iPhone 3G was launched amidst high fanfare in developed parts of the world with consumers queuing up for hours to get a first hand experience on the highly desired handset. There were stores across the world where the iPhone 3G sold off like hot pan cakes and retail shops ran out of stoke of the product. It was amidst this that Apple announced its plans to launch iPhone 3G in India in alliance with Vodafone and Airtel.
Consumers in India finally had a reason to rejoice as the launch was almost coinciding with the global launch deferring by only few weeks. Consumers had earlier felt let down when they did not got a chance to experience the first version of iPhone. The highly interested consumers resorted to grey markets to procure iPhones. Bharti and Vodafone announced advance booking schemes for Rs 4000 to cash on the iPhone 3G hype prevailing during the global launch. The final price of the model was still unclear but consumers largely felt that it will be near about the same price as that offered globally i.e. $199.
On August 22, 2008 the iPhone 3G was launched in India which was considered to be a high profile media event. But then came the dampener. The tie-up announced that iPhone 3G will be priced at Rs 31,000 for the 8GB version and Rs 36,000 for the 16 GB version.
It came as a cruel shock to Indian subscribers who were looking forward to migrate to the revolutionary iPhone models.
It leaves one wondering to know the reason behind such an alliance between operators and Apple where the operators are almost functioning as mere resellers of the iPhone unlike in global markets where Apple-Operator alliance provide advanced VAS to mobile subscribers.
The obvious and absolutely just question bothering the consumers is why the iPhone is priced so high in India.
Globally Apple has followed a model whereby the handsets are offered at subsidised rates mainly banking on the premise that more revenues may be earned from the VAS offerings and the subscribers are locked in for a predefined duration with the service provider. iPhone 3G was offered for $ 199 in most parts of the world i.e. roughly for a figure close to Rs 8000.
Indian mobile subscribers want to know what special offerings are Airtel and Vodafone offering which is exclusive only to iPhone subscribers. They want to know if the services are of similarly advanced level as those offered globally. The Apple-operator alliance also needs to answer at first place as to why the iPhone 3G is being offered when 3G services are not available in India. It is like being charged for a meal at an AC Restaurant when the AC itself is not working.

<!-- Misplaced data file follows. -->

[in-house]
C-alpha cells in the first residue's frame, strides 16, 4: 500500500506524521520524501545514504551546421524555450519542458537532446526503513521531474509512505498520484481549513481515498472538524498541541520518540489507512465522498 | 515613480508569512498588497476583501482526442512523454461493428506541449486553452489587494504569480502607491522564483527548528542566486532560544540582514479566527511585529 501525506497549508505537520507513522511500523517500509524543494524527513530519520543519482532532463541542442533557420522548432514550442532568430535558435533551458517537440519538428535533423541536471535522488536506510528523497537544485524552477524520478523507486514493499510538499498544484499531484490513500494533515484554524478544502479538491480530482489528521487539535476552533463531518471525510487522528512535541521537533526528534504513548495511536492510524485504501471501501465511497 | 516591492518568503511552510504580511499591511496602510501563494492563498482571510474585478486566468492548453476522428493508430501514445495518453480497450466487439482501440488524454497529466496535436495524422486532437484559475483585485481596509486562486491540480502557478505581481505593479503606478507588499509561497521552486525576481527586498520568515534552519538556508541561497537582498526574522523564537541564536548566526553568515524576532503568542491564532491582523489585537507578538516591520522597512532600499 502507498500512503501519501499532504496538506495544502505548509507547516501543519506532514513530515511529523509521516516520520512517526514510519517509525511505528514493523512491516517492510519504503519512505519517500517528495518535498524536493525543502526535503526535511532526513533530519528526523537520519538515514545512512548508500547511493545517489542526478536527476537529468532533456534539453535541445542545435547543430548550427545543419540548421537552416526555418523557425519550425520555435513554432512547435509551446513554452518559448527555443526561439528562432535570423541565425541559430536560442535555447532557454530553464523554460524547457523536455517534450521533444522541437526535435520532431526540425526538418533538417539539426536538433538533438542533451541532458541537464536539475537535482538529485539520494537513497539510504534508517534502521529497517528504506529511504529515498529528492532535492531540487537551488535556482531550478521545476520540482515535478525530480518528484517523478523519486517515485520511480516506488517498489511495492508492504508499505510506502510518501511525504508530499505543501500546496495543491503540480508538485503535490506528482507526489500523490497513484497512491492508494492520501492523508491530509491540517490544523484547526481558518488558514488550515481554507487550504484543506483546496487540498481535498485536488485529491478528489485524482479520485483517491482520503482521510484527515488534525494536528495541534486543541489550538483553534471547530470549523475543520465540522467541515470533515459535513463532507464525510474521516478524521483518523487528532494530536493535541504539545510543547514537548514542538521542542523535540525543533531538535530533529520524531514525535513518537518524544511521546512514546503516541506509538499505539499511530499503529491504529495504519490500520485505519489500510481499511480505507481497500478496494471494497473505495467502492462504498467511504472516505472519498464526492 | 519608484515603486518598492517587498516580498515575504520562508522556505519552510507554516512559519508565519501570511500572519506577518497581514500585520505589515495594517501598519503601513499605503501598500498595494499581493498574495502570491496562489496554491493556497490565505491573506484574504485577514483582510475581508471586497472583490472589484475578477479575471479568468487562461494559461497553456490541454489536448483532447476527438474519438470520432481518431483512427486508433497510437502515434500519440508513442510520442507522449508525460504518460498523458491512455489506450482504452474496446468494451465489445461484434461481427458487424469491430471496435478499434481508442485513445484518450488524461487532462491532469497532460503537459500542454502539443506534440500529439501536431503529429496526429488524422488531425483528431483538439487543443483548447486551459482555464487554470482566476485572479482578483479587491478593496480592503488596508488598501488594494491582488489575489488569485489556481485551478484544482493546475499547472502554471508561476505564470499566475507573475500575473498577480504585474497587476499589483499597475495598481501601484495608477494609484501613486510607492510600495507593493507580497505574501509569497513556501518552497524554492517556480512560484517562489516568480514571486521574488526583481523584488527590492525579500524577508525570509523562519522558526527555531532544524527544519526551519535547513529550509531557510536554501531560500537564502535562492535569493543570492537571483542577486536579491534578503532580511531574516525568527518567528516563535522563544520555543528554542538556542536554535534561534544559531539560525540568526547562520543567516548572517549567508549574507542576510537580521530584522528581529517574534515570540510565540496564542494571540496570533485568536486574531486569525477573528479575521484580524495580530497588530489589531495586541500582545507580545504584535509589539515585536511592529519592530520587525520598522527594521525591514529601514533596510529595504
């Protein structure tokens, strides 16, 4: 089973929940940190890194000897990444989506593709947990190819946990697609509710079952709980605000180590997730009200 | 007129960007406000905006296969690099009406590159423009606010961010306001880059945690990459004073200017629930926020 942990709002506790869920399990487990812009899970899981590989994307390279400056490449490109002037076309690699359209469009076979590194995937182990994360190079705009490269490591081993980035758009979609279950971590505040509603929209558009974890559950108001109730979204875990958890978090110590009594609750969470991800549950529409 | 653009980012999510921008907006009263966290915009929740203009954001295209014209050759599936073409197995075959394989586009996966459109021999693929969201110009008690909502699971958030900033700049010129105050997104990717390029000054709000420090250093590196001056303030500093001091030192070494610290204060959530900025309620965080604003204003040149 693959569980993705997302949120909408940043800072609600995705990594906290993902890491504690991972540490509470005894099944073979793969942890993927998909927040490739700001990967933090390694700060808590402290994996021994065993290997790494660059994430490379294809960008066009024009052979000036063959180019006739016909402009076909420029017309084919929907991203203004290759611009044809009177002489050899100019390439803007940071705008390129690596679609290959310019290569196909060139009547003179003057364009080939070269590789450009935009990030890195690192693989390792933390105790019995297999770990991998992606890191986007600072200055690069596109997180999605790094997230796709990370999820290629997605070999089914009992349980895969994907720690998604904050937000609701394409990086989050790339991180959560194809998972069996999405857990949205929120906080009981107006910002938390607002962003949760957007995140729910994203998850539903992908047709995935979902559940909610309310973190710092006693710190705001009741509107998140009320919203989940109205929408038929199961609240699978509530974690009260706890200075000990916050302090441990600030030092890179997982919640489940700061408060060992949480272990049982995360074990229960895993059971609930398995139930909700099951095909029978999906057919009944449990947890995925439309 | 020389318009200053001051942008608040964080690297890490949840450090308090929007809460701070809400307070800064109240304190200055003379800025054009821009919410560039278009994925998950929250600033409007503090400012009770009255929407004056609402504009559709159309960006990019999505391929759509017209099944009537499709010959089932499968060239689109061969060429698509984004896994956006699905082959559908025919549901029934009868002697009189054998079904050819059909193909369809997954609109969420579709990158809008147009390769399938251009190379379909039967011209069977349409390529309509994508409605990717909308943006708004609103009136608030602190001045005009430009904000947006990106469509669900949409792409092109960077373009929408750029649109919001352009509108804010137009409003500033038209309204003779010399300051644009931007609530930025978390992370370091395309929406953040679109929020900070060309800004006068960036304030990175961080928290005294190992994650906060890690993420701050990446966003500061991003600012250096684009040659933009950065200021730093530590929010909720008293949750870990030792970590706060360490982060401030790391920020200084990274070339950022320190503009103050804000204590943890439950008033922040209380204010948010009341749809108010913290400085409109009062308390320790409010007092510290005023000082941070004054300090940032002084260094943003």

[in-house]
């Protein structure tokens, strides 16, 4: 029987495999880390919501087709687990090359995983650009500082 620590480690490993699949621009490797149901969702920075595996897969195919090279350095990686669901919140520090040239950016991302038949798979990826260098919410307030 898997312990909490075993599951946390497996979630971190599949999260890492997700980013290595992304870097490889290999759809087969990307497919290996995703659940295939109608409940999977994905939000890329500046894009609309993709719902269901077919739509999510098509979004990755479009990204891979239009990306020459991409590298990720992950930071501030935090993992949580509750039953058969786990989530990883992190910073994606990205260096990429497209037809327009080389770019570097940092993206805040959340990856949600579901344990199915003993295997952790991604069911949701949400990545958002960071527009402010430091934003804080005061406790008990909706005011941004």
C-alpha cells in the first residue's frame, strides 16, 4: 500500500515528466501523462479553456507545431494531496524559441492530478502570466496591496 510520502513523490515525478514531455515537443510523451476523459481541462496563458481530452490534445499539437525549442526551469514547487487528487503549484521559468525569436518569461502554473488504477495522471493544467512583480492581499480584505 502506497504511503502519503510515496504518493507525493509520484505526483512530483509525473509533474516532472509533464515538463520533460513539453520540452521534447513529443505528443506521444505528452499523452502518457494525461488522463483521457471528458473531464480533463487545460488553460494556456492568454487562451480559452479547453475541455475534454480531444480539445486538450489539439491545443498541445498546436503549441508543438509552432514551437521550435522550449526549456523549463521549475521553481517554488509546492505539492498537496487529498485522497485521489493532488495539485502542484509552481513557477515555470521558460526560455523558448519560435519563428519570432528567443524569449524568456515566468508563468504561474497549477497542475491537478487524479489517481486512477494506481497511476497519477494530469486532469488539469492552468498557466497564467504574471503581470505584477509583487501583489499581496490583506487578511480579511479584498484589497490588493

Additionally marketers are also confused with the iPhone positioning in India. Globally iPhone is being perceived as a value for money feature-rich smartphone. But in India the positioning has turned to be a premium segment product. This contrasting positioning is mainly due to the premium price being charged in India. Observers say this might prove detrimental to Apple in India if ever it decides to offer the products competitively priced since it will lead to confusion of positioning among the consumers.
Analysts associated with the handset industry also say that Apple has also lost a rare opportunity to challenge Nokia’s hold in the Indian market. Majority of these analysts feel that it made sense for Apple to follow the volume driven model in India rather than offering the iPhone at a premium in India. They say that grey market for iPhone in India will flourish under the present scenario.
Indian consumers have a strong felling of being left out to global peers when it comes to introduction or launch of new telecom services or products. With Apple launching iPhone 3G in India barely a month after the global launch, the mobile subscribers felt a sense of relief that for a change they won’t have to wait too long for the experience. But in the end it is the price shock which has left them bitter. Consumers can now continue with their prevailing handsets and buy an iPod instead. It works out to be cheaper.